With the number of new residential foreclosure filings in Philadelphia still stretching into the hundreds each month, city residents and lawyers on Wednesday called on a Pennsylvania housing agency to change a policy that they allege increases the chances that homeowners will lose their homes when facing foreclosure.
At a news conference at City Hall, several homeowners and representatives from the Save Our Homes Coalition, a collective of housing advocates and lawyers, called on the Pennsylvania Housing Finance Agency to eliminate a policy that often requires homeowners facing foreclosure to first pay off any liens against them before their mortgage can be modified.
PHFA, based in Harrisburg, is a state-affiliated agency that offers mortgages to lower-income residents, among others. The agency also administers low-income housing tax credits, for example, and provides funding for community development projects.
In recent years, the advocates alleged, PHFA requires homeowners hoping to get a mortgage modification through Philadelphia’s free foreclosure diversion program to first pay off all liens against them in full, or have the liens subordinated — meaning that the agency that issued the lien agrees to be paid further down the line after a foreclosure sale. These liens, the lawyers said, can include water and gas debts, real estate back taxes, medical bills, or parking tickets. Some of that debt swells into the tens of thousands of dollars, while a homeowner’s financial situation spirals out of control.
Typically, all Philadelphia residents facing foreclosure can participate in Philadelphia’s Residential Mortgage Foreclosure Diversion Program, launched in 2008 to try to keep residents in their homes. Each week at City Hall, residents are paired with pro bono housing counselors — and lawyers, if needed — who work with attorneys for mortgage lenders to arrange new monthly payment plans. The program, which also requires participants to take personal finance courses, has saved nearly 12,000 homes, according to data provided last year. Several thousand homeowners have still lost homes after starting the program.
Housing advocates alleged Wednesday that homeowners with FHA loans administered by PHFA have had a harder time securing permanent loan modification when they have liens and judgments against them. They allege that PHFA, more than any other mortgage servicer, requires that the debts be paid in full, or subordinated. (Liens are paid on a property based on their priority. If there is any money left after the first lien is paid in full after sheriff’s sale, the second would then be paid.)
“It’s a practice that threatens [homeowners] with the unnecessary loss of their homes, and threatens to put people into a market where housing is not affordable [and] is not available,” said Irwin Trauss, a lawyer with Philadelphia Legal Assistance, flanked by roughly a dozen homeowners. Many held signs with such phrases as “Why PHFA? Stop Foreclosures!” and “We Need Our Homes.”
Trauss said that in 2018, as a result of PHFA’s residential mortgage foreclosure filings, about 90 Philadelphia properties were ultimately sold at sheriff’s sale. It was not clear whether all the properties sold had associated liens.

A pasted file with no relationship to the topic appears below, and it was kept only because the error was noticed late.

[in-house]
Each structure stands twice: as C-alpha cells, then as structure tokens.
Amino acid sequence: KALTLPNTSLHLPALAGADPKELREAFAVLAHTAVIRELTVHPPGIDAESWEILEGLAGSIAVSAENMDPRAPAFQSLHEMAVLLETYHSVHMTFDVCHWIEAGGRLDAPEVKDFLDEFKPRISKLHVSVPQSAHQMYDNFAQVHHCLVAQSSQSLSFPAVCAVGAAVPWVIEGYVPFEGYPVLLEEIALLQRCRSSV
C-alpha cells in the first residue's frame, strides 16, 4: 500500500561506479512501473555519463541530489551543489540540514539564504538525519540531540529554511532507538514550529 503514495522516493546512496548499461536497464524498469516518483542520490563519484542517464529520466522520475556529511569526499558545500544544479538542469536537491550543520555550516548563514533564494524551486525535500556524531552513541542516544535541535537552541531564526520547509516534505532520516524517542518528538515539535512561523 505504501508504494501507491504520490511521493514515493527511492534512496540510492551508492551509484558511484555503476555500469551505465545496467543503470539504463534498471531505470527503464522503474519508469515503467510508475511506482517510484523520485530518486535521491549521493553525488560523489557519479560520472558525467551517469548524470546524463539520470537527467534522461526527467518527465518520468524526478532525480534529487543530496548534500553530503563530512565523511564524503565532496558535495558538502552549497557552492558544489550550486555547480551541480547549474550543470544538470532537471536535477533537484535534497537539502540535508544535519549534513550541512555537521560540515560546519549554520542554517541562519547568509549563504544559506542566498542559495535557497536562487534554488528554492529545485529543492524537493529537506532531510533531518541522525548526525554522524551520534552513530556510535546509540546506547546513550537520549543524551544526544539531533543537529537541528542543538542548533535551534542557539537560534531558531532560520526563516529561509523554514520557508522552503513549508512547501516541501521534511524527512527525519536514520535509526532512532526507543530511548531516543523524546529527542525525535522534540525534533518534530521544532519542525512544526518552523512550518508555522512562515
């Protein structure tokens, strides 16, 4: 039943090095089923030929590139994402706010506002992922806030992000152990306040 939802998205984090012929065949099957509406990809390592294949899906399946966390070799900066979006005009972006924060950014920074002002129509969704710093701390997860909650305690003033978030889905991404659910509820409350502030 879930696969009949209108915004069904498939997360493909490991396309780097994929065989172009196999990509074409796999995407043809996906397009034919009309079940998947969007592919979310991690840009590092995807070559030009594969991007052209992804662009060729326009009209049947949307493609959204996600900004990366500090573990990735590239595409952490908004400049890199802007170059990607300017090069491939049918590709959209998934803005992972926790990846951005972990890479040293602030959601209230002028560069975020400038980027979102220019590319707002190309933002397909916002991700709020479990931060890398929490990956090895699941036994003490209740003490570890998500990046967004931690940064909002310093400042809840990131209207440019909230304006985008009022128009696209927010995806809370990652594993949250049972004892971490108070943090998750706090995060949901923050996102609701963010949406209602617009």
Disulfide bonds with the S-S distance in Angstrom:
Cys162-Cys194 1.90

Kate Newton, PHFA’s director of loan servicing, said in an interview that the issue boils down to PHFA trying to comply with regulations from the U.S. Department of Housing and Urban Development, which the agency interprets to state that all modified FHA mortgages must be prioritized as the first lien. Yet that problem is complicated in Philadelphia, Newton said, where municipal liens, such as unpaid gas and water bills, take first position under state law.
“Unless [these municipal liens] do a subordination agreement or they get paid off ... we know our modified mortgage would not be in first position,” Newton said. “... It would be a lot easier for us if we didn’t have to worry about doing all of this, and we don’t want to be in this position, either.”
In an interview, Trauss disagreed with Newton’s interpretation of the HUD guidelines. He also asserted that because municipal liens always must take first position, any kind of mortgage or modification would always take second priority — meaning, he said, there is no reason for PHFA to not modify the loan. “Municipal claims are ahead of any other lien ... modifying a loan does not change that,” he said.
The dispute between these housing advocates and PHFA underscores how the mortgage landscape has changed since the housing crash during the Great Recession. Newton said PHFA wants to be careful in following HUD’s guidelines. “It’s probably one of the things that kept us out of the spotlight during the subprime crisis because we do things by the book,” Newton said.
The loans in dispute by both sides are exclusively FHA loans, which tend to be popular with first-time homebuyers and lower- to moderate-income residents. The loans allow homeowners to pay as little as 3.5% of a purchase price for a down payment. All FHA loans are insured by the Federal Housing Administration, allowing lenders to recover losses if a homeowner defaults.
In general, both sides agree, PHFA likely has a greater number of FHA loans than other lenders locally. Nearly half of the agency’s portfolio is FHA loans, Newton said.
In the last two years, she said, PHFA has agreed to permanently modify more than 500 loans in Philadelphia. It was not clear how many of those loans also had liens. A spokesperson for PHFA said the agency also now provides homeowners seeking modifications up to $1,500 in the form of a loan to use toward satisfying their liens.